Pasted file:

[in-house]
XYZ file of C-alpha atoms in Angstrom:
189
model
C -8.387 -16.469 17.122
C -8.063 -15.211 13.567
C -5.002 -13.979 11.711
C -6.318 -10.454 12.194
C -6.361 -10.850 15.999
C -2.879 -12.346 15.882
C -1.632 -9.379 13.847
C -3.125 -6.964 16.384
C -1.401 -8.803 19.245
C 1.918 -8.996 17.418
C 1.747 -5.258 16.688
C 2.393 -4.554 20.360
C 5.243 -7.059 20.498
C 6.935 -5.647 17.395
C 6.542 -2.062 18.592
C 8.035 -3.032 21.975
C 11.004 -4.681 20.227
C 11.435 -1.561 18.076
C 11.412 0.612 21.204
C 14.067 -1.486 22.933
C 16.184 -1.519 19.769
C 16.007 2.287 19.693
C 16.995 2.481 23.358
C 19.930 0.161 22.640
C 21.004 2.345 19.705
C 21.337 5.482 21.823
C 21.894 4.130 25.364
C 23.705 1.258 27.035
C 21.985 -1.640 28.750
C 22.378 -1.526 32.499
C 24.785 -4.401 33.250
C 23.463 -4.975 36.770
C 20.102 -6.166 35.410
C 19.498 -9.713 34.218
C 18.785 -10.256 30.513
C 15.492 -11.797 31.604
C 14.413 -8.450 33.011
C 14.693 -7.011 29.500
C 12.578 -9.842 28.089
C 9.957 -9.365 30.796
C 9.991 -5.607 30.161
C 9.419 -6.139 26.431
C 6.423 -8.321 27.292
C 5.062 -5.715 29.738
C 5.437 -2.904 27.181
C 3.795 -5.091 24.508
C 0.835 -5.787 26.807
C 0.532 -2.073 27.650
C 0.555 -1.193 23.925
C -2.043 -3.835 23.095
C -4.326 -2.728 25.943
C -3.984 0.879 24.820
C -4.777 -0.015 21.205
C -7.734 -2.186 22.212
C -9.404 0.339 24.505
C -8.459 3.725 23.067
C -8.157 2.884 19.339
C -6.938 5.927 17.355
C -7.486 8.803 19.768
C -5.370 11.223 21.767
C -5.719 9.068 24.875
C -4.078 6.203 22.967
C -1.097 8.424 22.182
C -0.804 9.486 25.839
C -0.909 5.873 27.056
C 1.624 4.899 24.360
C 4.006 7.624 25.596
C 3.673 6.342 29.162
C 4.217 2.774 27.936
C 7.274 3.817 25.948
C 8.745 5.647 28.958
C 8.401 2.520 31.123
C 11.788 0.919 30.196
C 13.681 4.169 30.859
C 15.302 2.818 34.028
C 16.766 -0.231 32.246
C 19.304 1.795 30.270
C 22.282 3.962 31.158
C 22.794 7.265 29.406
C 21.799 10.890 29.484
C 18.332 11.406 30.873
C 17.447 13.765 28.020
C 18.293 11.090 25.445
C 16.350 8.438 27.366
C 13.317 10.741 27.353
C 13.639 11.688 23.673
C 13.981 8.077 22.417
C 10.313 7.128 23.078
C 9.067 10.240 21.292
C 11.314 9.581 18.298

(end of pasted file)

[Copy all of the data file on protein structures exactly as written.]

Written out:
[in-house]
XYZ file of C-alpha atoms in Angstrom:
189
model
C -8.387 -16.469 17.122
C -8.063 -15.211 13.567
C -5.002 -13.979 11.711
C -6.318 -10.454 12.194
C -6.361 -10.850 15.999
C -2.879 -12.346 15.882
C -1.632 -9.379 13.847
C -3.125 -6.964 16.384
C -1.401 -8.803 19.245
C 1.918 -8.996 17.418
C 1.747 -5.258 16.688
C 2.393 -4.554 20.360
C 5.243 -7.059 20.498
C 6.935 -5.647 17.395
C 6.542 -2.062 18.592
C 8.035 -3.032 21.975
C 11.004 -4.681 20.227
C 11.435 -1.561 18.076
C 11.412 0.612 21.204
C 14.067 -1.486 22.933
C 16.184 -1.519 19.769
C 16.007 2.287 19.693
C 16.995 2.481 23.358
C 19.930 0.161 22.640
C 21.004 2.345 19.705
C 21.337 5.482 21.823
C 21.894 4.130 25.364
C 23.705 1.258 27.035
C 21.985 -1.640 28.750
C 22.378 -1.526 32.499
C 24.785 -4.401 33.250
C 23.463 -4.975 36.770
C 20.102 -6.166 35.410
C 19.498 -9.713 34.218
C 18.785 -10.256 30.513
C 15.492 -11.797 31.604
C 14.413 -8.450 33.011
C 14.693 -7.011 29.500
C 12.578 -9.842 28.089
C 9.957 -9.365 30.796
C 9.991 -5.607 30.161
C 9.419 -6.139 26.431
C 6.423 -8.321 27.292
C 5.062 -5.715 29.738
C 5.437 -2.904 27.181
C 3.795 -5.091 24.508
C 0.835 -5.787 26.807
C 0.532 -2.073 27.650
C 0.555 -1.193 23.925
C -2.043 -3.835 23.095
C -4.326 -2.728 25.943
C -3.984 0.879 24.820
C -4.777 -0.015 21.205
C -7.734 -2.186 22.212
C -9.404 0.339 24.505
C -8.459 3.725 23.067
C -8.157 2.884 19.339
C -6.938 5.927 17.355
C -7.486 8.803 19.768
C -5.370 11.223 21.767
C -5.719 9.068 24.875
C -4.078 6.203 22.967
C -1.097 8.424 22.182
C -0.804 9.486 25.839
C -0.909 5.873 27.056
C 1.624 4.899 24.360
C 4.006 7.624 25.596
C 3.673 6.342 29.162
C 4.217 2.774 27.936
C 7.274 3.817 25.948
C 8.745 5.647 28.958
C 8.401 2.520 31.123
C 11.788 0.919 30.196
C 13.681 4.169 30.859
C 15.302 2.818 34.028
C 16.766 -0.231 32.246
C 19.304 1.795 30.270
C 22.282 3.962 31.158
C 22.794 7.265 29.406
C 21.799 10.890 29.484
C 18.332 11.406 30.873
C 17.447 13.765 28.020
C 18.293 11.090 25.445
C 16.350 8.438 27.366
C 13.317 10.741 27.353
C 13.639 11.688 23.673
C 13.981 8.077 22.417
C 10.313 7.128 23.078
C 9.067 10.240 21.292
C 11.314 9.581 18.298